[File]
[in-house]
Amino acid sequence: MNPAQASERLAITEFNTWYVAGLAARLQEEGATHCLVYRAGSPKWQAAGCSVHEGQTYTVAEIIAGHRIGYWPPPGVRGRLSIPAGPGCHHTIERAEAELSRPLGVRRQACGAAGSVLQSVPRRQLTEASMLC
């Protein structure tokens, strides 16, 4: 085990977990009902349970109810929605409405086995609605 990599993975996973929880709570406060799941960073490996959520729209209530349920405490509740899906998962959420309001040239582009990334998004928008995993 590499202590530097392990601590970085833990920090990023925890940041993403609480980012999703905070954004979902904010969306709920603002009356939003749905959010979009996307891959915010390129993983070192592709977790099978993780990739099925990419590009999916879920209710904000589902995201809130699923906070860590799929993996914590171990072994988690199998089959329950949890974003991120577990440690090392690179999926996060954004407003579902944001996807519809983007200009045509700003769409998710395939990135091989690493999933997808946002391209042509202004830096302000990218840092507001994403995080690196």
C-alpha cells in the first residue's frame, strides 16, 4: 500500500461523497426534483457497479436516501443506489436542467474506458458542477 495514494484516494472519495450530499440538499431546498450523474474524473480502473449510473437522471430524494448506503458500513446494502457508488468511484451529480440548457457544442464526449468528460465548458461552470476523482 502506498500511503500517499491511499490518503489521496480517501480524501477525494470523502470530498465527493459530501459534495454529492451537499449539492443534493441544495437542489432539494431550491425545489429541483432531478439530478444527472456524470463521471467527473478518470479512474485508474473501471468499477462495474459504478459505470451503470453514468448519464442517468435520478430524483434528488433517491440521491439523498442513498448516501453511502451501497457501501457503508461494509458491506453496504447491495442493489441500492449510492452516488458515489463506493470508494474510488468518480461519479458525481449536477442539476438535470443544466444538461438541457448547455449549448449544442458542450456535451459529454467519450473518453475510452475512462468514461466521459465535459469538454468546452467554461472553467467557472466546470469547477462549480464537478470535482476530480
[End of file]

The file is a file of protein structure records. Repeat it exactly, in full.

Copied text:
[in-house]
Amino acid sequence: MNPAQASERLAITEFNTWYVAGLAARLQEEGATHCLVYRAGSPKWQAAGCSVHEGQTYTVAEIIAGHRIGYWPPPGVRGRLSIPAGPGCHHTIERAEAELSRPLGVRRQACGAAGSVLQSVPRRQLTEASMLC
């Protein structure tokens, strides 16, 4: 085990977990009902349970109810929605409405086995609605 990599993975996973929880709570406060799941960073490996959520729209209530349920405490509740899906998962959420309001040239582009990334998004928008995993 590499202590530097392990601590970085833990920090990023925890940041993403609480980012999703905070954004979902904010969306709920603002009356939003749905959010979009996307891959915010390129993983070192592709977790099978993780990739099925990419590009999916879920209710904000589902995201809130699923906070860590799929993996914590171990072994988690199998089959329950949890974003991120577990440690090392690179999926996060954004407003579902944001996807519809983007200009045509700003769409998710395939990135091989690493999933997808946002391209042509202004830096302000990218840092507001994403995080690196």
C-alpha cells in the first residue's frame, strides 16, 4: 500500500461523497426534483457497479436516501443506489436542467474506458458542477 495514494484516494472519495450530499440538499431546498450523474474524473480502473449510473437522471430524494448506503458500513446494502457508488468511484451529480440548457457544442464526449468528460465548458461552470476523482 502506498500511503500517499491511499490518503489521496480517501480524501477525494470523502470530498465527493459530501459534495454529492451537499449539492443534493441544495437542489432539494431550491425545489429541483432531478439530478444527472456524470463521471467527473478518470479512474485508474473501471468499477462495474459504478459505470451503470453514468448519464442517468435520478430524483434528488433517491440521491439523498442513498448516501453511502451501497457501501457503508461494509458491506453496504447491495442493489441500492449510492452516488458515489463506493470508494474510488468518480461519479458525481449536477442539476438535470443544466444538461438541457448547455449549448449544442458542450456535451459529454467519450473518453475510452475512462468514461466521459465535459469538454468546452467554461472553467467557472466546470469547477462549480464537478470535482476530480